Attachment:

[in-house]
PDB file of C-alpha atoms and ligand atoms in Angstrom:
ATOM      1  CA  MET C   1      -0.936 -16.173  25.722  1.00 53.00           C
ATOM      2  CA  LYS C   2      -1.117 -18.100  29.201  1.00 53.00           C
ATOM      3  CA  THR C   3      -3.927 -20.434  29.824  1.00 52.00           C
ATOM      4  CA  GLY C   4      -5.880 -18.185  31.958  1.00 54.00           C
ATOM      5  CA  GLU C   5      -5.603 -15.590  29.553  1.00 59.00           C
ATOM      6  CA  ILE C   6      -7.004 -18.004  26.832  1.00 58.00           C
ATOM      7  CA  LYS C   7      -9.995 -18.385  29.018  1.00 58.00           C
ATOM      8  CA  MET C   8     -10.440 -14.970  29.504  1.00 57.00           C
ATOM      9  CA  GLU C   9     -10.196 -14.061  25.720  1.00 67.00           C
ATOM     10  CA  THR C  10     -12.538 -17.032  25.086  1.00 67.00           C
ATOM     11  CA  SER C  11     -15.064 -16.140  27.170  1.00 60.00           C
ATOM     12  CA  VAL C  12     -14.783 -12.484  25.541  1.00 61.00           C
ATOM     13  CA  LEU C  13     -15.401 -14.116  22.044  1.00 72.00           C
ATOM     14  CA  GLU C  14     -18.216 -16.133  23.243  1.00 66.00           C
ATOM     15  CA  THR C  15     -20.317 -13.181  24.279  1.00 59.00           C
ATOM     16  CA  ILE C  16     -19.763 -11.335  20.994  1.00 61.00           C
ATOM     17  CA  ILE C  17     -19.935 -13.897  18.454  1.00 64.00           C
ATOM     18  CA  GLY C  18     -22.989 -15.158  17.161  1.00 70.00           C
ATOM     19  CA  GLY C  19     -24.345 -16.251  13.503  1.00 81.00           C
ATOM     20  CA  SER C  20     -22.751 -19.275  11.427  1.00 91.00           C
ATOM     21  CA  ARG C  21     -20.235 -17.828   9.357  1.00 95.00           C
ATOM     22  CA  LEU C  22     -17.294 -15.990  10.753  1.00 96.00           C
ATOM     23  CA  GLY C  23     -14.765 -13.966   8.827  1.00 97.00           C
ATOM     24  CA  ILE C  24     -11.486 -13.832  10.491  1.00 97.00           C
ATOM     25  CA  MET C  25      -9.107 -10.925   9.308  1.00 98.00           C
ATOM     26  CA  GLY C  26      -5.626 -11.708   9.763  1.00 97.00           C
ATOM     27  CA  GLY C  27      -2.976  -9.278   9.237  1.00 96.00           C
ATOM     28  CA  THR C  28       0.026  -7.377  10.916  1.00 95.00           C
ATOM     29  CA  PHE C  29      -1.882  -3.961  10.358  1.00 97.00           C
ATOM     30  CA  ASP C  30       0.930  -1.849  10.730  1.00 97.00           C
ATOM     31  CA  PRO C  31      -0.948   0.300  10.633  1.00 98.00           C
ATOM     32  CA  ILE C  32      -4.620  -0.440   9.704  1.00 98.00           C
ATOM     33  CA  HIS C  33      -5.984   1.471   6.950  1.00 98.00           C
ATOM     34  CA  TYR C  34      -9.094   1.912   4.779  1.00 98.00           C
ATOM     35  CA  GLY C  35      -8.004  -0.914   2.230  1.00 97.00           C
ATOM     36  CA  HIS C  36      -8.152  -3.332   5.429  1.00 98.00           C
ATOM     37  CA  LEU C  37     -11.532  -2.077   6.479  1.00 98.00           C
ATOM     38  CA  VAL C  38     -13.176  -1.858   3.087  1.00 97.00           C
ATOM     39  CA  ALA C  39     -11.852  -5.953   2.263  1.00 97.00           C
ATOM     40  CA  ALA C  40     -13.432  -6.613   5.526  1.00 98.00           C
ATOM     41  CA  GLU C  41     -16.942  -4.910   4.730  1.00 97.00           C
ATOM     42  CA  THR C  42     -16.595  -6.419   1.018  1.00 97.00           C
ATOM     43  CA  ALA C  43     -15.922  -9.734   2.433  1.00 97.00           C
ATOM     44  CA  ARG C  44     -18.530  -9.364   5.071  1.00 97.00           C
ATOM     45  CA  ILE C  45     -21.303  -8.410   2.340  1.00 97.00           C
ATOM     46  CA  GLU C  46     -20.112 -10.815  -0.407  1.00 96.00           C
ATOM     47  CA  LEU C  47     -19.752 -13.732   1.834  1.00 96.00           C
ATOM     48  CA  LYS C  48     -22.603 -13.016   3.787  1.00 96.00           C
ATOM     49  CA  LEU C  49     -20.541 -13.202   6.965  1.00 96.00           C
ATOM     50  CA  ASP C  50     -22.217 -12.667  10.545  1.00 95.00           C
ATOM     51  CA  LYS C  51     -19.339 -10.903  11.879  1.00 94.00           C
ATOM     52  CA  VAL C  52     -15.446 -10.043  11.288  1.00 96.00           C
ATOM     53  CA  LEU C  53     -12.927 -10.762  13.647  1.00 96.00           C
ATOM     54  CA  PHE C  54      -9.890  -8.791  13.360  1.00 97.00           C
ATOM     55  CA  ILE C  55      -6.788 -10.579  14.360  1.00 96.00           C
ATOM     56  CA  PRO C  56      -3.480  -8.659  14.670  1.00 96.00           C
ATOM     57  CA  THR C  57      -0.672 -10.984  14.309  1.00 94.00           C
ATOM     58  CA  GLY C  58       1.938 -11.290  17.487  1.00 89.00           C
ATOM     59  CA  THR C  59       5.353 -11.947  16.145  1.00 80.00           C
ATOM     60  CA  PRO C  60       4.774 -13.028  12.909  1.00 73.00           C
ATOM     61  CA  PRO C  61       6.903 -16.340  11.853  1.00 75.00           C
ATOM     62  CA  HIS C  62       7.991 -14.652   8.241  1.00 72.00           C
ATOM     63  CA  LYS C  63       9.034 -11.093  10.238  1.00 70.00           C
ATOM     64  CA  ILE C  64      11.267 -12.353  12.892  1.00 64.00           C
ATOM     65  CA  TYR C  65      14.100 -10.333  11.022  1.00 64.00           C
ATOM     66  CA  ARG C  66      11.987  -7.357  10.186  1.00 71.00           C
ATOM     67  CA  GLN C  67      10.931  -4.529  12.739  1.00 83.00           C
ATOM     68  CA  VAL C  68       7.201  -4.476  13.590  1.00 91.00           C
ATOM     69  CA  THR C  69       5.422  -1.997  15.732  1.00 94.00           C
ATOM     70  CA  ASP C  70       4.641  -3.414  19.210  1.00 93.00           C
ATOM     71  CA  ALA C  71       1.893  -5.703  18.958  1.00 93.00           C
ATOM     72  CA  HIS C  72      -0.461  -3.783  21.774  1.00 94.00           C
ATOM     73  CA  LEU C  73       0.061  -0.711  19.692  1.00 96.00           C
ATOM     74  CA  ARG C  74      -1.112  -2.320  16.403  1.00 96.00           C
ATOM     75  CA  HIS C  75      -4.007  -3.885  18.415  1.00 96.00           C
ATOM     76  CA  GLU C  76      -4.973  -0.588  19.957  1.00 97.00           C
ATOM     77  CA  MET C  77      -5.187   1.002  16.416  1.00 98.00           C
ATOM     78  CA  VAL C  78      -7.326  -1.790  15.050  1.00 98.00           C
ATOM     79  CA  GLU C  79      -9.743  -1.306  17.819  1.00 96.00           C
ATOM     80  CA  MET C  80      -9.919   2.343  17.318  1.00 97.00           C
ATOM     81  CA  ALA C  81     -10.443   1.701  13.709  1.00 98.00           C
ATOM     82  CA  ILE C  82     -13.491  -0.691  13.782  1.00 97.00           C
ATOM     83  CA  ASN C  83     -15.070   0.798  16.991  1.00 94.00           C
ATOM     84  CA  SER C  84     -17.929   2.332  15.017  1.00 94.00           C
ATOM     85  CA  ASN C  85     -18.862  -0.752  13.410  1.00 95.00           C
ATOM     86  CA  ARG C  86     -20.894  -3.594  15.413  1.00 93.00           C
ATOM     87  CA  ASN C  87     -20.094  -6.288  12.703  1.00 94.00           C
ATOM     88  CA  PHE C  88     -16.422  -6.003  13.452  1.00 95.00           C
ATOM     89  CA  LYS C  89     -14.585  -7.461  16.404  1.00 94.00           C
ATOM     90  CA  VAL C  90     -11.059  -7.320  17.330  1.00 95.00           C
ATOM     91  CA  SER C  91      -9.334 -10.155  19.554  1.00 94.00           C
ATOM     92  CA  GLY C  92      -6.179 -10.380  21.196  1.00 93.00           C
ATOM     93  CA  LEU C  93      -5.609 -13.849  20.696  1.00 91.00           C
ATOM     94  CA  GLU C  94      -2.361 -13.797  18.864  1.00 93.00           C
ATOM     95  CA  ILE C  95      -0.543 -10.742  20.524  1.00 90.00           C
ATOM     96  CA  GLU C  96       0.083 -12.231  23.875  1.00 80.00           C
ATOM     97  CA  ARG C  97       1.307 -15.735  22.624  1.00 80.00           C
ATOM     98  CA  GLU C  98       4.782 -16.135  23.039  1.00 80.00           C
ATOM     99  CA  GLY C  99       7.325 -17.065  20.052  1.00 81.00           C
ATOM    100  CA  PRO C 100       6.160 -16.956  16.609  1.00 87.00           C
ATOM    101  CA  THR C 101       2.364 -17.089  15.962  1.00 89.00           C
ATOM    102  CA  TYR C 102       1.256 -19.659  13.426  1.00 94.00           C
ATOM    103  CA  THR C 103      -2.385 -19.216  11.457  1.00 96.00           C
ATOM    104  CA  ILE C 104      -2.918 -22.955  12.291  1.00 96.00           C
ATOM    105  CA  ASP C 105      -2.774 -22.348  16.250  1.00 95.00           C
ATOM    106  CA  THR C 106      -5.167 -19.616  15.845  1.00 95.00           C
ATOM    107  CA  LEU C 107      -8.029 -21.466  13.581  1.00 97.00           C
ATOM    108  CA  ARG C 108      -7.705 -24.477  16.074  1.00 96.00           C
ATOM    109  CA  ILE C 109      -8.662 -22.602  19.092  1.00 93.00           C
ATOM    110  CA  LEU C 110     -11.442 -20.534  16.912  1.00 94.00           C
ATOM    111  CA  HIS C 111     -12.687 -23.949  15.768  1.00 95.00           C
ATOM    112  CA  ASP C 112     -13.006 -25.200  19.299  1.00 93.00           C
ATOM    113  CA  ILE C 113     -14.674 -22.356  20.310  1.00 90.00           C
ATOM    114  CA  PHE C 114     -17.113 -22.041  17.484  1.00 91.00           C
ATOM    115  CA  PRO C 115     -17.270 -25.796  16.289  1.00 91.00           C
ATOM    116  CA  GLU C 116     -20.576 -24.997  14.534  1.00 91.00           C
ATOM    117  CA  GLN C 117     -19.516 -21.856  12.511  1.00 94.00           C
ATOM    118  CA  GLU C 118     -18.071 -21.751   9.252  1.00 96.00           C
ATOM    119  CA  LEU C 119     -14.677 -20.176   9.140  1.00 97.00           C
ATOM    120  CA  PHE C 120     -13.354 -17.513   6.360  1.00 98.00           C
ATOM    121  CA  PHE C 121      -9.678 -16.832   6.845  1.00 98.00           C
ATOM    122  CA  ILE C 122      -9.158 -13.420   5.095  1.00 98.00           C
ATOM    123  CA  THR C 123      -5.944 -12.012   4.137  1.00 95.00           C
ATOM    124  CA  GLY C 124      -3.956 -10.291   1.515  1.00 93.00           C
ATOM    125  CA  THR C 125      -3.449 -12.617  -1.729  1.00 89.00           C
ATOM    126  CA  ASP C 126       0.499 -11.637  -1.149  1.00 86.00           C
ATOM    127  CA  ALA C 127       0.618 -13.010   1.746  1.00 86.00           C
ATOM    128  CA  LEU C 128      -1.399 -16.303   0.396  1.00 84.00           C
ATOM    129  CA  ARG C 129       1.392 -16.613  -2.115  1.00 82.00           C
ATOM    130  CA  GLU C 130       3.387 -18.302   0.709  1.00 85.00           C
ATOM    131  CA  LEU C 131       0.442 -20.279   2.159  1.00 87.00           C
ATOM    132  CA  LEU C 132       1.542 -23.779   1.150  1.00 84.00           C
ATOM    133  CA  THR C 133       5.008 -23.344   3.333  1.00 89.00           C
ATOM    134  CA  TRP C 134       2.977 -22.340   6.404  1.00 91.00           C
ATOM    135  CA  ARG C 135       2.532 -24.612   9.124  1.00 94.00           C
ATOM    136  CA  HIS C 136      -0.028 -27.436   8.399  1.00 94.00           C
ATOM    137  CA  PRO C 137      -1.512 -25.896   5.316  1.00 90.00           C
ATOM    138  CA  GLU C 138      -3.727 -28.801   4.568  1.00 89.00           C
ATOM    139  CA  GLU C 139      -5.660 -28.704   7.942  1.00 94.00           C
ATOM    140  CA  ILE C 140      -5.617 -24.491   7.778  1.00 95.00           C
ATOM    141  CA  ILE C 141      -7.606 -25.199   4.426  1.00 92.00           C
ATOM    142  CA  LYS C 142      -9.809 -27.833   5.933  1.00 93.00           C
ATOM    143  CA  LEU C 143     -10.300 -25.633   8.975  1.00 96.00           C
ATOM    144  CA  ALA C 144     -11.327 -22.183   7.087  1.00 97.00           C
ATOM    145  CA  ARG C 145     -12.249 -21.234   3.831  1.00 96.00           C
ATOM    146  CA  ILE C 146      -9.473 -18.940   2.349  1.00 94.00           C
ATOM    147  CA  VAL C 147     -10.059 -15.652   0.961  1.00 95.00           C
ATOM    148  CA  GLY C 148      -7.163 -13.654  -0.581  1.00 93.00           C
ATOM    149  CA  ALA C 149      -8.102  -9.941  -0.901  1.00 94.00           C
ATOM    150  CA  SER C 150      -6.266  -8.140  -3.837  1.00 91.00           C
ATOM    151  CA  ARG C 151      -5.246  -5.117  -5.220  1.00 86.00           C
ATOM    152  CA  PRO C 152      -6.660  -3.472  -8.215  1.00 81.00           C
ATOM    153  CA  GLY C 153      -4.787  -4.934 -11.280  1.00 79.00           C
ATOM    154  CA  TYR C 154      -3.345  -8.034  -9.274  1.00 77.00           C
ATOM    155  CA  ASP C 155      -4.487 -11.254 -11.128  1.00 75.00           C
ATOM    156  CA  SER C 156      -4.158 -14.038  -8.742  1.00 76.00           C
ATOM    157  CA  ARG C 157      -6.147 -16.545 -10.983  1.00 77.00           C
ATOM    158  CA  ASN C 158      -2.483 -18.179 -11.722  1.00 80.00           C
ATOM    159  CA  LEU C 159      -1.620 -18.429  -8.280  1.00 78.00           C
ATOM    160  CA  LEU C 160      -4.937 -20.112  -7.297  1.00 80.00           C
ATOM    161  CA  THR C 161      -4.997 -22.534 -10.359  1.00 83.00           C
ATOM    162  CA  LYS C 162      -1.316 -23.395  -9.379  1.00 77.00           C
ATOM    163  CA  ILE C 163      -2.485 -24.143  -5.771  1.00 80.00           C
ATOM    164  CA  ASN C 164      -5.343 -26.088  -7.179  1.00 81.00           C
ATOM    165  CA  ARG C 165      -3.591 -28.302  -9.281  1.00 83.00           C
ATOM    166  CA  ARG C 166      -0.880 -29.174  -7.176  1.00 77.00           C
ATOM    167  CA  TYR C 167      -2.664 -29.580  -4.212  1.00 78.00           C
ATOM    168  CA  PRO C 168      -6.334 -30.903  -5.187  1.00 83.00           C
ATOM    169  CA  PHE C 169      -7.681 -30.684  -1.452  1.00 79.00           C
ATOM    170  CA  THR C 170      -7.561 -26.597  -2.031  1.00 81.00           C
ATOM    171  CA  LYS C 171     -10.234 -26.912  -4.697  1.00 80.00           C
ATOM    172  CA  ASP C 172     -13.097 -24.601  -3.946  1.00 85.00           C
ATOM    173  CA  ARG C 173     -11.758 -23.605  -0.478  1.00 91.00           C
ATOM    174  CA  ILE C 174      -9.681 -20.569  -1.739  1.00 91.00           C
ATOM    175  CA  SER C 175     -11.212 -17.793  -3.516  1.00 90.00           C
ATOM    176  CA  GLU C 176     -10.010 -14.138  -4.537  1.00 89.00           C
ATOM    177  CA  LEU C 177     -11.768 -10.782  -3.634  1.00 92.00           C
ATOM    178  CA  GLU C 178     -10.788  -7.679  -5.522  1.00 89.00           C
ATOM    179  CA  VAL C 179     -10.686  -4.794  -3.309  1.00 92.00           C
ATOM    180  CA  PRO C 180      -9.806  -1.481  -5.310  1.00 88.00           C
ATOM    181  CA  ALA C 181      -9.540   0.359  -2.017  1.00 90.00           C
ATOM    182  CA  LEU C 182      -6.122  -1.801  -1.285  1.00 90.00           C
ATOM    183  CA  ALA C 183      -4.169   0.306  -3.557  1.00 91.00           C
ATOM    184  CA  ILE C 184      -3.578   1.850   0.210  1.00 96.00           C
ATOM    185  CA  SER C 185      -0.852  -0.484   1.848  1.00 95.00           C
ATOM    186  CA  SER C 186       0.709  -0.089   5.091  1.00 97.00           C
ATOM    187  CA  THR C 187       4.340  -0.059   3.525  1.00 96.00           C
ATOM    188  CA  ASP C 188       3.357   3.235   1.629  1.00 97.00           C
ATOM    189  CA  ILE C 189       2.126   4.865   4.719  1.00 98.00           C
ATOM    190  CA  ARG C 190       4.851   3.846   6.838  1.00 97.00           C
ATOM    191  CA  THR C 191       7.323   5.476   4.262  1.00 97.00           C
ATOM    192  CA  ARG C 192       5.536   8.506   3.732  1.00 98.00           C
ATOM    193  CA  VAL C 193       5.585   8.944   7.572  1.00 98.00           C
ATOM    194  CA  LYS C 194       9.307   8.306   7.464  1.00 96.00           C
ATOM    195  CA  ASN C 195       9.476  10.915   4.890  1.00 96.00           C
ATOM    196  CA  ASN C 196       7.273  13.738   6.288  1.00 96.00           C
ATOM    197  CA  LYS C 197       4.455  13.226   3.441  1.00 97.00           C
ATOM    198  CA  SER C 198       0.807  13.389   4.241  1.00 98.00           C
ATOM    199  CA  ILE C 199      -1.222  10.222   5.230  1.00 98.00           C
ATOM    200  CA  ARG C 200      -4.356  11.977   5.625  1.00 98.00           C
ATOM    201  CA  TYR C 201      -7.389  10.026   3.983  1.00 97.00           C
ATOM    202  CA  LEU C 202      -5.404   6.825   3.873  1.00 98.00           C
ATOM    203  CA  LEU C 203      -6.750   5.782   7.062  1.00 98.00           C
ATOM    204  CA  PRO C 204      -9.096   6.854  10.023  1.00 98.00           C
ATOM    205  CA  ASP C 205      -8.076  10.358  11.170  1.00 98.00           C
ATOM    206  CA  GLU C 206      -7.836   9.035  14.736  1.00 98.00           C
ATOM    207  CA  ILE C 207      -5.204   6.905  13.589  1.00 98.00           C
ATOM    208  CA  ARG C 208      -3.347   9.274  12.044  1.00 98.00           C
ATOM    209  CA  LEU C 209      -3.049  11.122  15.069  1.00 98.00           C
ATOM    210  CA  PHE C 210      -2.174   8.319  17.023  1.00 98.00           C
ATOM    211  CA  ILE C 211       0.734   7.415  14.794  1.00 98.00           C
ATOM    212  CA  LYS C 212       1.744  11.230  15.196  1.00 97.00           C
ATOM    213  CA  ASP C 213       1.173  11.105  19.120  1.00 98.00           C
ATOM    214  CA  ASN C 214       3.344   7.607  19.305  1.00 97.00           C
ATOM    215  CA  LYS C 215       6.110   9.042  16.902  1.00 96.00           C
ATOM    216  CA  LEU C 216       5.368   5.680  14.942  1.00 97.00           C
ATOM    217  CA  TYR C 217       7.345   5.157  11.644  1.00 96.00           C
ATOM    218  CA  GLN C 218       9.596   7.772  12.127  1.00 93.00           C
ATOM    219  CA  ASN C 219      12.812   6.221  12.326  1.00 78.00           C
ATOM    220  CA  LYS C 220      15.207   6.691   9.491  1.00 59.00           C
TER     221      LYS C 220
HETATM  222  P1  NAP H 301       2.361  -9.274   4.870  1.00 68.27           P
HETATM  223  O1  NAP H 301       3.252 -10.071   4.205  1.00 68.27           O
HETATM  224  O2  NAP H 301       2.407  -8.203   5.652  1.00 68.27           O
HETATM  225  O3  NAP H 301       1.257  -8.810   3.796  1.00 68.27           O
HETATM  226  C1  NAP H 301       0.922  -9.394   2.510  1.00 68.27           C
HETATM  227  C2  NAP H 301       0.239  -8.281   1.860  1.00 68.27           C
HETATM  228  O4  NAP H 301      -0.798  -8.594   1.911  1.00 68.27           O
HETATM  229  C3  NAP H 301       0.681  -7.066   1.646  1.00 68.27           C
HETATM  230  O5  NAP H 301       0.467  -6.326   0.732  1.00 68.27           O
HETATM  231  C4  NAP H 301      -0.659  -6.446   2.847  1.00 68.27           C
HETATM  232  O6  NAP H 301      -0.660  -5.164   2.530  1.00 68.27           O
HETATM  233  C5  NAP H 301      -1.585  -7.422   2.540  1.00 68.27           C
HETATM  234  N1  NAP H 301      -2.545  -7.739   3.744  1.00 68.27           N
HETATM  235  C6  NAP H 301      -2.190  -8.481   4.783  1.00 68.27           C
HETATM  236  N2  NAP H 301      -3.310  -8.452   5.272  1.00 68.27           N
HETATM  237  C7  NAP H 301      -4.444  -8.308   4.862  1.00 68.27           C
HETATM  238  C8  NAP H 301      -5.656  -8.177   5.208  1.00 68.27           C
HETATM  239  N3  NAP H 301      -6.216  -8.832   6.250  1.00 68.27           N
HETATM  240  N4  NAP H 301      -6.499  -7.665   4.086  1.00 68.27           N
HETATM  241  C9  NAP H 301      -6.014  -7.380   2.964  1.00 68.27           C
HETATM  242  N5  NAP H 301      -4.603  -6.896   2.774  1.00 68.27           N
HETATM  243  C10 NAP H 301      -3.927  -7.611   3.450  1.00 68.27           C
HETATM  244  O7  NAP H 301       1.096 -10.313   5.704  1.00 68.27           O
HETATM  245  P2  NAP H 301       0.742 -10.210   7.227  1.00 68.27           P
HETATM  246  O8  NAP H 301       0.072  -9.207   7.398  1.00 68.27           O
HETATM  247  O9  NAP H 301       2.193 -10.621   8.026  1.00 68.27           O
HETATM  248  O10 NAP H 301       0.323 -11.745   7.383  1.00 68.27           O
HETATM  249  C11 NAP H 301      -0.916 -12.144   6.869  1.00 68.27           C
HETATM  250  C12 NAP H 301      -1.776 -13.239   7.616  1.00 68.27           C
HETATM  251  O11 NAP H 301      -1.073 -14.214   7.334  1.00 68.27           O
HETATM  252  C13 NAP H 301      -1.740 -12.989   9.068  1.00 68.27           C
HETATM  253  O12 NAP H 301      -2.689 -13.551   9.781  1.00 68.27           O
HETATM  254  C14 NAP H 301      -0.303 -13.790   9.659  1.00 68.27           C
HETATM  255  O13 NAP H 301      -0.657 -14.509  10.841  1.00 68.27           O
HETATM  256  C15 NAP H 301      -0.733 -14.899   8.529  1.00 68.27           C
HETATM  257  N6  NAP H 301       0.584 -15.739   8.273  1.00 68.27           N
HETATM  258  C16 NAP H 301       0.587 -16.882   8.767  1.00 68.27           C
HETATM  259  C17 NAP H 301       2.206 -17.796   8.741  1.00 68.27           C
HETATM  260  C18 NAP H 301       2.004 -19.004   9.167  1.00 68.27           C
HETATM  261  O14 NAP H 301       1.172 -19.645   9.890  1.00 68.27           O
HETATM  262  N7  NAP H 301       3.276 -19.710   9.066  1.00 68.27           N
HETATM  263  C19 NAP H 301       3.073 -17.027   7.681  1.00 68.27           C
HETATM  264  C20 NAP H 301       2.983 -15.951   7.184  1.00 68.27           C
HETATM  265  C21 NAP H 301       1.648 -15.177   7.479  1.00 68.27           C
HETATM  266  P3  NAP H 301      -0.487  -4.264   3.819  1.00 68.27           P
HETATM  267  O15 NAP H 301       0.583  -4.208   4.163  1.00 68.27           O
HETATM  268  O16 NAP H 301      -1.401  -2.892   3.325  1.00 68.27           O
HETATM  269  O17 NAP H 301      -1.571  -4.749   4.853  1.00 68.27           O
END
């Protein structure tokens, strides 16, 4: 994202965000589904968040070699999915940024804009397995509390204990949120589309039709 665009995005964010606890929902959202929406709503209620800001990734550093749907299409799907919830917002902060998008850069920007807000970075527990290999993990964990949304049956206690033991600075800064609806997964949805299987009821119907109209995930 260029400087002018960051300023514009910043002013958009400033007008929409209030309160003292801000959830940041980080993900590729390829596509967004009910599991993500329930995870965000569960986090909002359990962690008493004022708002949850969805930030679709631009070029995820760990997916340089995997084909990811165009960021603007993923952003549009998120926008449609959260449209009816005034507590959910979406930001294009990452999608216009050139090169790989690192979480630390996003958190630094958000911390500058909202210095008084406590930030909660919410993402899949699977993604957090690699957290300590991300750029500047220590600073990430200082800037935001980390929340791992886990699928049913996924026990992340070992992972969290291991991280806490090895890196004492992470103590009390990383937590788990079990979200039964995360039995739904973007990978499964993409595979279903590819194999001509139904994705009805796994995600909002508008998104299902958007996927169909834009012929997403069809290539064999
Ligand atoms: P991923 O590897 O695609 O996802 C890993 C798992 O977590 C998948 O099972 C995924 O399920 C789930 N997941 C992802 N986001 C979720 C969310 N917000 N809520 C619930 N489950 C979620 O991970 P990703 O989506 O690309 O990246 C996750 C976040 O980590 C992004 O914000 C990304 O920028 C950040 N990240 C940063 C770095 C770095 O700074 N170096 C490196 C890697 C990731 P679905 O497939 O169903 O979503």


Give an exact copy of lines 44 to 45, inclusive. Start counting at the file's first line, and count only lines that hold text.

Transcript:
ATOM     42  CA  THR C  42     -16.595  -6.419   1.018  1.00 97.00           C
ATOM     43  CA  ALA C  43     -15.922  -9.734   2.433  1.00 97.00           C